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CALLIMACHUS the grammarian said that a great book was equivalent to a great evil.

With respect to Ciboria, or Egyptian beans, Nicander says in his Georgics—

You may sow the Egyptian bean, in order in summer
To make its flowers into garlands; and when the ciboria
Have fallen, then give the ripe fruit to the youths
Who are feasting with you, into their hands, as they have been a long time
Wishing for them; but roots I boil, and then place on the table at feasts.
[p. 122] But when Nicander speaks of “roots,” he means the things which are called by the Alexandrians colocasia; as he says elsewhere—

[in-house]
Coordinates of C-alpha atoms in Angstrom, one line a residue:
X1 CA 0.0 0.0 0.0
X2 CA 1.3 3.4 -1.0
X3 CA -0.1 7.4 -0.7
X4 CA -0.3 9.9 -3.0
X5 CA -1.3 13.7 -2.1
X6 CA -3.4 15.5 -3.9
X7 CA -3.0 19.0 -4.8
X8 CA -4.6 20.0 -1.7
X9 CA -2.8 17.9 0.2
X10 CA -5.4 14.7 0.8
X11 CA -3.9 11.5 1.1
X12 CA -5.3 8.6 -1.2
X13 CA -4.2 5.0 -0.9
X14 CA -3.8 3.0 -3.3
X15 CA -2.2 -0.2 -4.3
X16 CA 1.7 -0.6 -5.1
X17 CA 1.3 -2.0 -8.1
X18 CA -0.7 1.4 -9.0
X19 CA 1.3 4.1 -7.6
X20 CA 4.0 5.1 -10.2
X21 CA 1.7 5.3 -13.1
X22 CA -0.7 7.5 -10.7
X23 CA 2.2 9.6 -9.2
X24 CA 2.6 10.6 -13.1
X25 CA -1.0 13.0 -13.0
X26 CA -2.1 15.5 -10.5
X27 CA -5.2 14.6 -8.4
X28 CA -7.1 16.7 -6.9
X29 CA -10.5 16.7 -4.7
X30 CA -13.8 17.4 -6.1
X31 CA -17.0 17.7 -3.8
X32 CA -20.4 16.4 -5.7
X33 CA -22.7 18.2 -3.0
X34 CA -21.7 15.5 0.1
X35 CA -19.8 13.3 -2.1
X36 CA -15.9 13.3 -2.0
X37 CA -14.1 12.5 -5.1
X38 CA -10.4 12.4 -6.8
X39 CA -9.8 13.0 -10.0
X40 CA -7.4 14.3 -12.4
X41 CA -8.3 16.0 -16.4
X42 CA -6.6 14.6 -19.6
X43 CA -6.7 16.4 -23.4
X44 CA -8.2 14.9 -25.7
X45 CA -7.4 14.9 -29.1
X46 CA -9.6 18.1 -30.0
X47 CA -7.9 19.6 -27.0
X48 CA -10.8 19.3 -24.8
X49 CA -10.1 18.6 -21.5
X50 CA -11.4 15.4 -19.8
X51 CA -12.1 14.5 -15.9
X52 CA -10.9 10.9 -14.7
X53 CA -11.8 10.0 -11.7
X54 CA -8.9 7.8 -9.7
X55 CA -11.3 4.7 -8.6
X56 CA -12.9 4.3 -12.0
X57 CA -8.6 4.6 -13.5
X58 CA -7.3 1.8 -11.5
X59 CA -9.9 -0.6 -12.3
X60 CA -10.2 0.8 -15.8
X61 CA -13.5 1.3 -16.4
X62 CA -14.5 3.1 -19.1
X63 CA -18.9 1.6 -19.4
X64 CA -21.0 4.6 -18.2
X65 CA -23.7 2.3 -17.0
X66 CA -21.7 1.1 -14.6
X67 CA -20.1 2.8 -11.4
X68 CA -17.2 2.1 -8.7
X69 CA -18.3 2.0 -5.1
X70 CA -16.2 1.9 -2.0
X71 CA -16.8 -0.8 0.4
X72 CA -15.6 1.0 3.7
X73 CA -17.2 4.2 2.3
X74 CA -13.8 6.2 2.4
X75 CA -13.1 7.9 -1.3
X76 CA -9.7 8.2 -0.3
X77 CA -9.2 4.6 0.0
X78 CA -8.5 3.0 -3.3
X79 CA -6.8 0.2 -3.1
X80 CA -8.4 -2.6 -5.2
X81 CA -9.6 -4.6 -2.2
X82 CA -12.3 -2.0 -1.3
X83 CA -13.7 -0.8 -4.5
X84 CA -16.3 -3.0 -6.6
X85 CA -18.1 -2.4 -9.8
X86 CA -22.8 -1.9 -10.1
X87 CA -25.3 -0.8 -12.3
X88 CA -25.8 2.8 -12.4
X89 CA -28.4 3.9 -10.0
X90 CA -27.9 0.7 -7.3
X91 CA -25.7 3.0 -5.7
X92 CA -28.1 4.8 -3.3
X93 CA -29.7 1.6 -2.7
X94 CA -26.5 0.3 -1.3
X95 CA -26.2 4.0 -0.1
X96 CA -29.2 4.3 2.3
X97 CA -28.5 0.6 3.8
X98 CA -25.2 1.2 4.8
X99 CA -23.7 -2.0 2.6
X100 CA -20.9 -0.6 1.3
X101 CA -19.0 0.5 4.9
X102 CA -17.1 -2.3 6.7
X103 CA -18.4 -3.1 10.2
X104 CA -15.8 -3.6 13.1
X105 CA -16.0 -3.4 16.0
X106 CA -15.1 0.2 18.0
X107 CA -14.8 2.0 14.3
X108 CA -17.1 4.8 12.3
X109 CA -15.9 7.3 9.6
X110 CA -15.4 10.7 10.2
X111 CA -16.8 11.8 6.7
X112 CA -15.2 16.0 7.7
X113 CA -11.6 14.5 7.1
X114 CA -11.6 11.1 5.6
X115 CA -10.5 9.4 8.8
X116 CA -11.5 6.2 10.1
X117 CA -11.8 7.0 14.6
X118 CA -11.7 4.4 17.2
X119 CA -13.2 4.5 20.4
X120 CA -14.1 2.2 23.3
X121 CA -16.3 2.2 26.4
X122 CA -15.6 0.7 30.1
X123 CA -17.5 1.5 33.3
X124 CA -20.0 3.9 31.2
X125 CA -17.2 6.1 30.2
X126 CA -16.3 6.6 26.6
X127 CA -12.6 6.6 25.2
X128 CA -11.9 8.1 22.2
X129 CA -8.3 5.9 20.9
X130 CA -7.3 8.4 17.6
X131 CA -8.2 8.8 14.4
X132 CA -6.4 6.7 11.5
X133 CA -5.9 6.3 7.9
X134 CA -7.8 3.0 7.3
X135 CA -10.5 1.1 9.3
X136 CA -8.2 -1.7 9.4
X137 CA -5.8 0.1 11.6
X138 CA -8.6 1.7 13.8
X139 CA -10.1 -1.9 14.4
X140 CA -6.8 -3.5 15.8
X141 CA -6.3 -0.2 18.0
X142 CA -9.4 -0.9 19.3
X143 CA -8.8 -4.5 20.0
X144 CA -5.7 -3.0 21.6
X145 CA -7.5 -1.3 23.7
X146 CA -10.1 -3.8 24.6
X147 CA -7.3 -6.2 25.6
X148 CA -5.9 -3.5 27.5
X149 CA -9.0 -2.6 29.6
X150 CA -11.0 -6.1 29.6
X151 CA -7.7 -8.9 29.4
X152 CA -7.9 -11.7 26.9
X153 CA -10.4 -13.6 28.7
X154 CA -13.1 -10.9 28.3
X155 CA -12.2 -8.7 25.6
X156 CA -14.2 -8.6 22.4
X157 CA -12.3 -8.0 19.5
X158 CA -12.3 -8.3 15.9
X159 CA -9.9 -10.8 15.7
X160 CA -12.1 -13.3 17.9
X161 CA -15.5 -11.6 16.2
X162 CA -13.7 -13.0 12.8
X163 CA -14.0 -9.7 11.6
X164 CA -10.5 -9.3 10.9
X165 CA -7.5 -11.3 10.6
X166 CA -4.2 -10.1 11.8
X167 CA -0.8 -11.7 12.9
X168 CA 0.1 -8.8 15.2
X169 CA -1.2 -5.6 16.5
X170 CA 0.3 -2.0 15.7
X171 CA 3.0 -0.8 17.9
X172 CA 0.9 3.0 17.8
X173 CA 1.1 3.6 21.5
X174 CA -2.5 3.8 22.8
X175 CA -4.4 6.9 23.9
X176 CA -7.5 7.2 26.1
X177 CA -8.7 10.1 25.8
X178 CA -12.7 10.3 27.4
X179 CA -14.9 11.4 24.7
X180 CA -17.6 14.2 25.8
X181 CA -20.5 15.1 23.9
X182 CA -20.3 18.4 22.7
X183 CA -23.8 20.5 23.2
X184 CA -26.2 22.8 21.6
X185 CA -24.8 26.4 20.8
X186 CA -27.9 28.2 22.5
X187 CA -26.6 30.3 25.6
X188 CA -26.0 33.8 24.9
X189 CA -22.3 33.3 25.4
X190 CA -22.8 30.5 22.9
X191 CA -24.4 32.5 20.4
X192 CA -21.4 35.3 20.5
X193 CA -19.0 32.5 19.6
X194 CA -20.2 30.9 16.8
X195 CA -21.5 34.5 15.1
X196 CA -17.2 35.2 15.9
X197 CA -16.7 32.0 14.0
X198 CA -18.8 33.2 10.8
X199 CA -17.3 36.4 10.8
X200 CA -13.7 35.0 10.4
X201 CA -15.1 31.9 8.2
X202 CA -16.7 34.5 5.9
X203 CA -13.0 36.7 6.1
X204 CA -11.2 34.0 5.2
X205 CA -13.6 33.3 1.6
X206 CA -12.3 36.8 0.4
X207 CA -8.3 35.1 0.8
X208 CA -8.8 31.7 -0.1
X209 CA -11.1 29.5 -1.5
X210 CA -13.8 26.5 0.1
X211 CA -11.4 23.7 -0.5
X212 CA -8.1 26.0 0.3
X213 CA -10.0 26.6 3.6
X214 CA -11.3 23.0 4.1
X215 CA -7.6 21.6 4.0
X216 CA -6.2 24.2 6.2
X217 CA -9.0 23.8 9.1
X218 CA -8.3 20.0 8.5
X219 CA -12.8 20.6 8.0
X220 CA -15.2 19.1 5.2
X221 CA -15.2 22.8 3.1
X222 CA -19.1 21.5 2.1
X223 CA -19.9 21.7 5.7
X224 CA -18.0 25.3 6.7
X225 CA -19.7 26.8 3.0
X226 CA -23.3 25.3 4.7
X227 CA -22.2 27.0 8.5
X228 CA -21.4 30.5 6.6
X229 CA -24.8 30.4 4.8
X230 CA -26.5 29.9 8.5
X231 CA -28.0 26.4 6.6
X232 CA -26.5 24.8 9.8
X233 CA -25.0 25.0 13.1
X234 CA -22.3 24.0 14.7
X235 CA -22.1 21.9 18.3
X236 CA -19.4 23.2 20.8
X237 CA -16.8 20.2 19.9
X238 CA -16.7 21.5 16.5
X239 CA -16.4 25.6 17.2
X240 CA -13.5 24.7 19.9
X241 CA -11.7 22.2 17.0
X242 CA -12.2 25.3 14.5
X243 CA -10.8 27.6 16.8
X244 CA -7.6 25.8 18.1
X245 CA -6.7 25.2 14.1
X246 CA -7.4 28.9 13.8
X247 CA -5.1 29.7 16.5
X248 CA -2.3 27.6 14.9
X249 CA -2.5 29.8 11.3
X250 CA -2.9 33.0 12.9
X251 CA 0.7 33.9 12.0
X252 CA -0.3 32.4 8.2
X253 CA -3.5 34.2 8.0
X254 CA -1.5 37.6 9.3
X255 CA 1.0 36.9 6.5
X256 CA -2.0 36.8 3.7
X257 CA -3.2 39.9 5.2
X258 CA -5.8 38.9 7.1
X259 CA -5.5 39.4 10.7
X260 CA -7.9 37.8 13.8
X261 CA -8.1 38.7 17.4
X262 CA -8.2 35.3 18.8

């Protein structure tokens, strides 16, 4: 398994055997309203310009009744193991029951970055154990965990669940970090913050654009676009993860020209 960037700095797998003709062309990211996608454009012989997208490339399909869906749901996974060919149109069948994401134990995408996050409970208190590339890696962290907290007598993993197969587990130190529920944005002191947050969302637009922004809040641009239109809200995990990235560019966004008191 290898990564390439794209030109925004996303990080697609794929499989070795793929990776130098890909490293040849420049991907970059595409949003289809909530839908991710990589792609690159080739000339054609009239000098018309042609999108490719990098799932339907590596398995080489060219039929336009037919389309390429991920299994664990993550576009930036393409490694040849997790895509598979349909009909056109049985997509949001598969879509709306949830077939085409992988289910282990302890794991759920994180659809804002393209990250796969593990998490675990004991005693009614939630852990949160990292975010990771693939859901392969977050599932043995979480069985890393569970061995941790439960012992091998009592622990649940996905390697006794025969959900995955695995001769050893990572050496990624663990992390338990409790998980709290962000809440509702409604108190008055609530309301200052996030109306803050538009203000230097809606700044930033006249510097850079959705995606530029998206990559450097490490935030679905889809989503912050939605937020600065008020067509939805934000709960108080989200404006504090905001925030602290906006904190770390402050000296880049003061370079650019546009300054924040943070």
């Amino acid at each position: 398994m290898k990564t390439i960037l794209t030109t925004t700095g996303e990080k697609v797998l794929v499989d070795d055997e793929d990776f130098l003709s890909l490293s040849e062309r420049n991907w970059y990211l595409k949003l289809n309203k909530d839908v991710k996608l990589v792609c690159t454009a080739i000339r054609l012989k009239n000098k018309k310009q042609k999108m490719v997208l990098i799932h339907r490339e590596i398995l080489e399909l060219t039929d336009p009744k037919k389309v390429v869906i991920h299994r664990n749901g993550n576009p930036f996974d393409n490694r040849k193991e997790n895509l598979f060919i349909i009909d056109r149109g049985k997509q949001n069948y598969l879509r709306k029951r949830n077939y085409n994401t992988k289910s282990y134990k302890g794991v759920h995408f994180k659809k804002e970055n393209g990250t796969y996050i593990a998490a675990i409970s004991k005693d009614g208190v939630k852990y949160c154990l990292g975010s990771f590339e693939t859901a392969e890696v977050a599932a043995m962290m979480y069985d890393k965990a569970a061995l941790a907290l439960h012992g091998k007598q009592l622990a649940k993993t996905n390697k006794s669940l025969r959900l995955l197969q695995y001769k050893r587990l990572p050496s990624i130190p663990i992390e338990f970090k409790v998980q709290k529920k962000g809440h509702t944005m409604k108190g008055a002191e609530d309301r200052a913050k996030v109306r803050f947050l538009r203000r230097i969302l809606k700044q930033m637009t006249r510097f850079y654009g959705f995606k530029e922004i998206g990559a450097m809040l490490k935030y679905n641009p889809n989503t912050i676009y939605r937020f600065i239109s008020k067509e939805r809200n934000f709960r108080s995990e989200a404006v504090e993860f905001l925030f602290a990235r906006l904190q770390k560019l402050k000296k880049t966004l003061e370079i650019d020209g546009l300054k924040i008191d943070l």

Have peel'd the beans, and cut up the colocasia.
Now there is at Sicyon a temple to the Colocasian Minerva. There is also a kind of cup called κιβώριον.1

1 This was a Latin word for a cup. Horace says—

Obliviosi levia Massici
Ciboria exple.

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